'Shaul Mitelpunkt's Israel in the American Mind is a welcome arrival that offers an ingenious new interpretation of how Americans perceived Israel over three key decades from 1958 to 1988 … The resulting rich account is at once a work of international and transnational history, and a fine example of the best kind of scholarship that has transformed the study of the history of American foreign relations over the past few decades … Israel in the American Mind is remarkably comprehensive while also achieving analytical insight. The result is a superbly fresh reading of a familiar subject.' Andrew Preston, Journal of American History

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    Product details

    • Date Published: April 2018
    • format: Adobe eBook Reader
    • isbn: 9781108397223
    • contains: 14 b/w illus.
    • availability: This ISBN is for an eBook version which is distributed on our behalf by a third party.
  • Table of Contents

    List of figures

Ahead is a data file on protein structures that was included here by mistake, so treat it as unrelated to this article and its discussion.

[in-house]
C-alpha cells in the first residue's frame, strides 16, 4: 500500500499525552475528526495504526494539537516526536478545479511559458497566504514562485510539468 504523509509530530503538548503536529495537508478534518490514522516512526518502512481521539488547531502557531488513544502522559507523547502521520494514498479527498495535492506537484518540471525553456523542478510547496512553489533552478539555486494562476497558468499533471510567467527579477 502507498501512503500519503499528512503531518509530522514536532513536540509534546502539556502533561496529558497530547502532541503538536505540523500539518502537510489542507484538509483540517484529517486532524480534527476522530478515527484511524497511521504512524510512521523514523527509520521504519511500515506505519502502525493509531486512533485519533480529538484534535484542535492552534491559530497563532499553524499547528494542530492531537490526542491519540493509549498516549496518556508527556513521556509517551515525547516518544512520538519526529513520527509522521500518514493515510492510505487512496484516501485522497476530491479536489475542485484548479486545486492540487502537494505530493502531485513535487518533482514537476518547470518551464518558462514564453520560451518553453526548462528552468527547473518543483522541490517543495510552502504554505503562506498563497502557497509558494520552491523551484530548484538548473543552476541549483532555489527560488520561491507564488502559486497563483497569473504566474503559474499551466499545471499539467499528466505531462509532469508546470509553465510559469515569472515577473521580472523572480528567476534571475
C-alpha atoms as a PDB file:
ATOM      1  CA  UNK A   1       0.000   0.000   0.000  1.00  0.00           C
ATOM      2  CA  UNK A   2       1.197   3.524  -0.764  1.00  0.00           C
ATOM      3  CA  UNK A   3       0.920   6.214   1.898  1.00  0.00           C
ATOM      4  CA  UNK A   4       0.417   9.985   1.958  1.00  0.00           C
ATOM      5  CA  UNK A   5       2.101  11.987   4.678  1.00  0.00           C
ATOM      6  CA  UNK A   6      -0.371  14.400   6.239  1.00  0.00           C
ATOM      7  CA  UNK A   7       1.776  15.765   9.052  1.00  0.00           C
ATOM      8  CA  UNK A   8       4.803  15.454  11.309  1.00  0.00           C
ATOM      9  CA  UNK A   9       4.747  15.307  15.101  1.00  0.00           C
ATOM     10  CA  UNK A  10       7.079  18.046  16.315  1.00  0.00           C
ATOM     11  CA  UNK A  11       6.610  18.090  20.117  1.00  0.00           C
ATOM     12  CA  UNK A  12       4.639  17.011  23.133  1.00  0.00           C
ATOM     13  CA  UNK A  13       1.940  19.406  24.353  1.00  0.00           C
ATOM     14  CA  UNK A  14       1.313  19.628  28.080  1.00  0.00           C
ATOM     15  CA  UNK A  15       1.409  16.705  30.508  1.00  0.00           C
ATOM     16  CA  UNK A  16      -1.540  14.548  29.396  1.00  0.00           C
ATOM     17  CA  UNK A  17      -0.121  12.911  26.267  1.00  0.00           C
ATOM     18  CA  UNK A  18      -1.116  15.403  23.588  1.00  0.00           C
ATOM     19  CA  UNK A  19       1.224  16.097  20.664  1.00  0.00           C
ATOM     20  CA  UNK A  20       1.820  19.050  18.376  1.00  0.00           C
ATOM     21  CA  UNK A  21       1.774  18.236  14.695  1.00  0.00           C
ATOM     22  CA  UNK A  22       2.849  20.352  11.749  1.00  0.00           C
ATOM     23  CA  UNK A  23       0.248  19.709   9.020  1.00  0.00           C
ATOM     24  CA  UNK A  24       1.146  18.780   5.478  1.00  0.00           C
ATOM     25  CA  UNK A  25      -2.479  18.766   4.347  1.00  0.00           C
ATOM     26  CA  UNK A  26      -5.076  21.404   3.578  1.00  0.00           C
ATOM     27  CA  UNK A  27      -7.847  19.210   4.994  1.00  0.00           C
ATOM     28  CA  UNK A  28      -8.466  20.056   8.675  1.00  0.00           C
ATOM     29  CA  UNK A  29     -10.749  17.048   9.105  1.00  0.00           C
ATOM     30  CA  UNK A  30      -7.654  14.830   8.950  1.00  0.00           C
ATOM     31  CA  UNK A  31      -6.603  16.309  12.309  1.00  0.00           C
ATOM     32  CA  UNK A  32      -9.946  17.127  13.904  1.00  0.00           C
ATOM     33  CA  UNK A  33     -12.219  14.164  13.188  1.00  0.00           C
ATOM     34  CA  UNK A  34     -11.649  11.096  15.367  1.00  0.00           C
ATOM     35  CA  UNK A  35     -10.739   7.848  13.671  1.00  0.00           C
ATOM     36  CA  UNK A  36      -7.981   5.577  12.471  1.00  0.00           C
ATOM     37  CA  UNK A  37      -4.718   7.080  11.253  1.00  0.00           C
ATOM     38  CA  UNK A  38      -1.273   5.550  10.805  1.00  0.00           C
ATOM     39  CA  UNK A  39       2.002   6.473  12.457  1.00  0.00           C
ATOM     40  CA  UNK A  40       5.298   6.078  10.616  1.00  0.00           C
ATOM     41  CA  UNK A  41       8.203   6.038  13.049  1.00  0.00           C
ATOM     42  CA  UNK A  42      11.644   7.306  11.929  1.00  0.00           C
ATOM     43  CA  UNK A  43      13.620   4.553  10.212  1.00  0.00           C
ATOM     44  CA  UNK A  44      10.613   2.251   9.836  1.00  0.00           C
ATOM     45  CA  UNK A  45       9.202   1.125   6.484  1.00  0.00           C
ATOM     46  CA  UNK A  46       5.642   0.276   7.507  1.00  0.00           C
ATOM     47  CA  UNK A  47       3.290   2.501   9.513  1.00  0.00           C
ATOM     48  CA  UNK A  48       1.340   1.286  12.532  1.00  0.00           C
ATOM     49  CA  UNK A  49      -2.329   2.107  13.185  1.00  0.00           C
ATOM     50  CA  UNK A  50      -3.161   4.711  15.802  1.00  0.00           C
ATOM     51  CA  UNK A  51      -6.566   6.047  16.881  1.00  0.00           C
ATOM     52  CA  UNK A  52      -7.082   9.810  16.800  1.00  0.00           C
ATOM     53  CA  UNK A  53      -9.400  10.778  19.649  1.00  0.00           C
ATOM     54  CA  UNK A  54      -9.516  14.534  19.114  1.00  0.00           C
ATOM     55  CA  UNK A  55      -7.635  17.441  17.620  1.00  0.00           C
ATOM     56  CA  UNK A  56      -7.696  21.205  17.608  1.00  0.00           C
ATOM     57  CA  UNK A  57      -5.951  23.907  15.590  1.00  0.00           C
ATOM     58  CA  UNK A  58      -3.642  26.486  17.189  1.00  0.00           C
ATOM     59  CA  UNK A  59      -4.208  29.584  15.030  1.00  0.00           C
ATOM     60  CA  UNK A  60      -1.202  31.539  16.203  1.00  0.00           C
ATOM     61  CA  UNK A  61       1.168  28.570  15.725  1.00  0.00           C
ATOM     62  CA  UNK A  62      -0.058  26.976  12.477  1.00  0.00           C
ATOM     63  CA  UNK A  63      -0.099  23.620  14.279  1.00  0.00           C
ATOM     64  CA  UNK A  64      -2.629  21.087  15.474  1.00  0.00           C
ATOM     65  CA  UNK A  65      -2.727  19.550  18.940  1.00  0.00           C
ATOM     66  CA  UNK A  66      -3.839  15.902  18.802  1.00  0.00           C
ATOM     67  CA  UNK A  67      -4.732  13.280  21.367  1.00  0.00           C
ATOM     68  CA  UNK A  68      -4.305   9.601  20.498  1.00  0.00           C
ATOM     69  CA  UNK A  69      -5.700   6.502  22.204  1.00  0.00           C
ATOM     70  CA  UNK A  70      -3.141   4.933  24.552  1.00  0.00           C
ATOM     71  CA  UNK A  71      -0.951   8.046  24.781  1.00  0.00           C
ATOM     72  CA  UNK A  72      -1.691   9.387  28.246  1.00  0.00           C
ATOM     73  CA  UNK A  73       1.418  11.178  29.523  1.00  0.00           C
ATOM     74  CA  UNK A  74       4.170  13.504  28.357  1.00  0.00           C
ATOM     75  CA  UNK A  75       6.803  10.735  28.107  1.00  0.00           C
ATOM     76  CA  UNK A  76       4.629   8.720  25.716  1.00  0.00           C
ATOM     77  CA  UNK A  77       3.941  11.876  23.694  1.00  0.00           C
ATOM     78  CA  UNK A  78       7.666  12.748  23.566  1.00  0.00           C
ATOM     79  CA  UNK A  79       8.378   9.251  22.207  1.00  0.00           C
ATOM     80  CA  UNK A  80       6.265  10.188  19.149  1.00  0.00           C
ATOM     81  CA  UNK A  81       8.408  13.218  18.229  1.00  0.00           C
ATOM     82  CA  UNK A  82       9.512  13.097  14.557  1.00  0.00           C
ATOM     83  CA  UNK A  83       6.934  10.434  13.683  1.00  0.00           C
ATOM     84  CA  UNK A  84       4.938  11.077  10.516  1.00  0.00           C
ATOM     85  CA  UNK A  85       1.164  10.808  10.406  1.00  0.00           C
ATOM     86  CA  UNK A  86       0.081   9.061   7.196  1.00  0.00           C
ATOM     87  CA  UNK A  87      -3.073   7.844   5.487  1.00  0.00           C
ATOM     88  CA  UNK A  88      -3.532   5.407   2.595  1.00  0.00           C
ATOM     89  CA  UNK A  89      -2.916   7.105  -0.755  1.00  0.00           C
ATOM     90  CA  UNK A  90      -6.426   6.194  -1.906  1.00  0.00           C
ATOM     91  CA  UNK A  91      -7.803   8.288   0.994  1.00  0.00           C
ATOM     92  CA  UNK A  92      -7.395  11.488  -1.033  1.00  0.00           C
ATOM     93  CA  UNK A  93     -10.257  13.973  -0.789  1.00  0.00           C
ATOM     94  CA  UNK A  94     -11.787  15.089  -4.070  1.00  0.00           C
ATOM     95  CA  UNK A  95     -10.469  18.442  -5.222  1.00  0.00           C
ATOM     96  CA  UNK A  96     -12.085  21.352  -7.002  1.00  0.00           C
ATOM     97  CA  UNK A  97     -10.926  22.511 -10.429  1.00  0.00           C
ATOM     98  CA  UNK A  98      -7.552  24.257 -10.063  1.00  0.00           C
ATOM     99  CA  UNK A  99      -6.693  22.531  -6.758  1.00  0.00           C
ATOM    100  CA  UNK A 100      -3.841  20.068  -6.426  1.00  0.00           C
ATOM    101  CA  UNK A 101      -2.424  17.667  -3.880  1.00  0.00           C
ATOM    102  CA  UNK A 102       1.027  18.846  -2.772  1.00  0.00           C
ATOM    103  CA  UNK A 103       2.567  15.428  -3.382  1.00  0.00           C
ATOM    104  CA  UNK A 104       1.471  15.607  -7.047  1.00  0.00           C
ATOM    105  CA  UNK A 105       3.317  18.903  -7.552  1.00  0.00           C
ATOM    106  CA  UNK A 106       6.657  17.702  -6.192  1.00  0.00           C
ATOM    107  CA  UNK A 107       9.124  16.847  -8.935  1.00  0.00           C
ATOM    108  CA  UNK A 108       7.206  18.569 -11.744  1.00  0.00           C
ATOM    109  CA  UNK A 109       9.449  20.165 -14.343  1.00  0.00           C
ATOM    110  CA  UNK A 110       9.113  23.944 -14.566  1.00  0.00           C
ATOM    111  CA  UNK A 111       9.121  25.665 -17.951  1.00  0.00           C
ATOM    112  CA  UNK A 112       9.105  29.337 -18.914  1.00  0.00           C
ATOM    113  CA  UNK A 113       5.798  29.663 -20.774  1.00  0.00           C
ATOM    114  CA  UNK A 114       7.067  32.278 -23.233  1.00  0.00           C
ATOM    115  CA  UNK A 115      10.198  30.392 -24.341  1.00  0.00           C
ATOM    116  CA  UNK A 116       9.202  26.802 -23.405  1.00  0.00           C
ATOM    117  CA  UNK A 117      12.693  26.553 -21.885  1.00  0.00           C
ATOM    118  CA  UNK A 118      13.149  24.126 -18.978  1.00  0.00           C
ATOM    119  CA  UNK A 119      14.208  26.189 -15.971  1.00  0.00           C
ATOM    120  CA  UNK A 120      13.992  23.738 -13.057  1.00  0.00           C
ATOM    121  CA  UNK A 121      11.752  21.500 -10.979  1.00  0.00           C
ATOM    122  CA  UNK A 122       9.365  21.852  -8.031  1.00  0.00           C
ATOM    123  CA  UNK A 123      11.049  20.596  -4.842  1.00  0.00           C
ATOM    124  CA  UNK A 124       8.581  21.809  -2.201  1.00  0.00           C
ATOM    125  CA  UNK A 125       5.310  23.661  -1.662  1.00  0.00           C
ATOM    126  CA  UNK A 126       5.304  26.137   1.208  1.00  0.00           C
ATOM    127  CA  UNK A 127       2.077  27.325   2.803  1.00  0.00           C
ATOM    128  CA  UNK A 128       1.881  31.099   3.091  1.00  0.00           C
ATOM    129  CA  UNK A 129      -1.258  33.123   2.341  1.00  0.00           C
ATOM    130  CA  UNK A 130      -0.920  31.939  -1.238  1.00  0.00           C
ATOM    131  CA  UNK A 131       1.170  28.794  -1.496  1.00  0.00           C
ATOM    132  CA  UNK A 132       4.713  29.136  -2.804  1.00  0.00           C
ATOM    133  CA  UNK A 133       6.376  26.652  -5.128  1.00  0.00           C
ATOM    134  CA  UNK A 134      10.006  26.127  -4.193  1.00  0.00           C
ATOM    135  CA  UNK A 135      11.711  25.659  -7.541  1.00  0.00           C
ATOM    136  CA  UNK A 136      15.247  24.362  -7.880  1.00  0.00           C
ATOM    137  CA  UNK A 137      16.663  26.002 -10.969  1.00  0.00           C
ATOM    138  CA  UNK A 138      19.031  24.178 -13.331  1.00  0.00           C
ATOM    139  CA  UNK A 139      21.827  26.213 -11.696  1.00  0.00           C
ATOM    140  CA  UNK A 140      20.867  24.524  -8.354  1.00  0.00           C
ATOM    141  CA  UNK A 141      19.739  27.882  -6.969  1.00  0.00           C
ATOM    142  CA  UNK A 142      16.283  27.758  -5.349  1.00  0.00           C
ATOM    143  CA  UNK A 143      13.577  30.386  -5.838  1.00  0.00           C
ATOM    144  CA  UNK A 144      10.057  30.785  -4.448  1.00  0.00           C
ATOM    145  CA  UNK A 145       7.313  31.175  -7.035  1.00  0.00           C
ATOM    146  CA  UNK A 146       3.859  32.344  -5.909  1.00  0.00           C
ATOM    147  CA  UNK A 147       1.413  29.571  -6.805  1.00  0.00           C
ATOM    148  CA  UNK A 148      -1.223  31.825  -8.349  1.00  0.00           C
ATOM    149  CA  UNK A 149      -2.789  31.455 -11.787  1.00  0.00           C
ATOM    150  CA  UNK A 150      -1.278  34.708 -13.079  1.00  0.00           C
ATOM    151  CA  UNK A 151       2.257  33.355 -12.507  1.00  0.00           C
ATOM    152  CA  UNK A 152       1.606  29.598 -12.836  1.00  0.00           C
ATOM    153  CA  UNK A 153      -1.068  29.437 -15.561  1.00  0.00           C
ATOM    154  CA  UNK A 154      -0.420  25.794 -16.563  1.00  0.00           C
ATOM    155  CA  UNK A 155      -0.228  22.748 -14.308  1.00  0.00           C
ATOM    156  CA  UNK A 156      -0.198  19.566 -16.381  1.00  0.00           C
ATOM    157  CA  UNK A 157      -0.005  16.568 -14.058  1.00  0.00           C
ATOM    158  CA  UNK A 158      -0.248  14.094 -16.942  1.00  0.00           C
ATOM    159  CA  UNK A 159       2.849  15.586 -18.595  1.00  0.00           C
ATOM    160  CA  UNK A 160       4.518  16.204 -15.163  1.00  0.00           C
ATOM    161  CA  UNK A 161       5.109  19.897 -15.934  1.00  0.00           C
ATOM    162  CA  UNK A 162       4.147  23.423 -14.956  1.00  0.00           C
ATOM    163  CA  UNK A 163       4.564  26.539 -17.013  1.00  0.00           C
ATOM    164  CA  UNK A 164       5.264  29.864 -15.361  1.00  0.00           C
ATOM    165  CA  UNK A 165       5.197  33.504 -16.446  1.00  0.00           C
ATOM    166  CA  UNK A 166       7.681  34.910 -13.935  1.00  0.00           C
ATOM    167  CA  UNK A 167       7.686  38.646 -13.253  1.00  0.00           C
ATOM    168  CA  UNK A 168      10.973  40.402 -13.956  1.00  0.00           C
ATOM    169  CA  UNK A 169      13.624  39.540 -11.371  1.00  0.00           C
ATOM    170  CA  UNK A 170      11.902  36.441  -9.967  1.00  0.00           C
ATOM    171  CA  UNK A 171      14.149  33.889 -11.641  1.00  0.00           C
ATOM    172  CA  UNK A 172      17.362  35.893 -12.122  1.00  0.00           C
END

Introduction: 'did I see only America?'
    Part I. The Disciple State:
    1. 'Lie without blushing': manipulation and friction in the courtship of patronage, 1958–60
    2. 'Might as well be the Midwest': visions of Israel as a development project, 1961–67
    Part II. The Citizen Soldier:
    3. Envying 'indomitable citizenry': the zenith of US fascination with the Israeli citizen-soldier, 1967–73
    4. Reforming Sparta: the October war and the collapse of the citizen-soldier idyll, 1973–76
    Part III. Processes of Peace and War:
    5. 'We ARE moral leaders in the world': the popular foundations of the Camp David Agreement, 1976–79
    6. 'Recollections and regrets': Israel and the conservative-liberal divide, 1980–88

  • Author

    Shaul Mitelpunkt, University of York
    Shaul Mitelpunkt is a Lecturer in US History at the University of York. Shaul obtained his B.A. in history at Tel-Aviv University before moving to Chicago where he received his Ph.D. in history in 2013.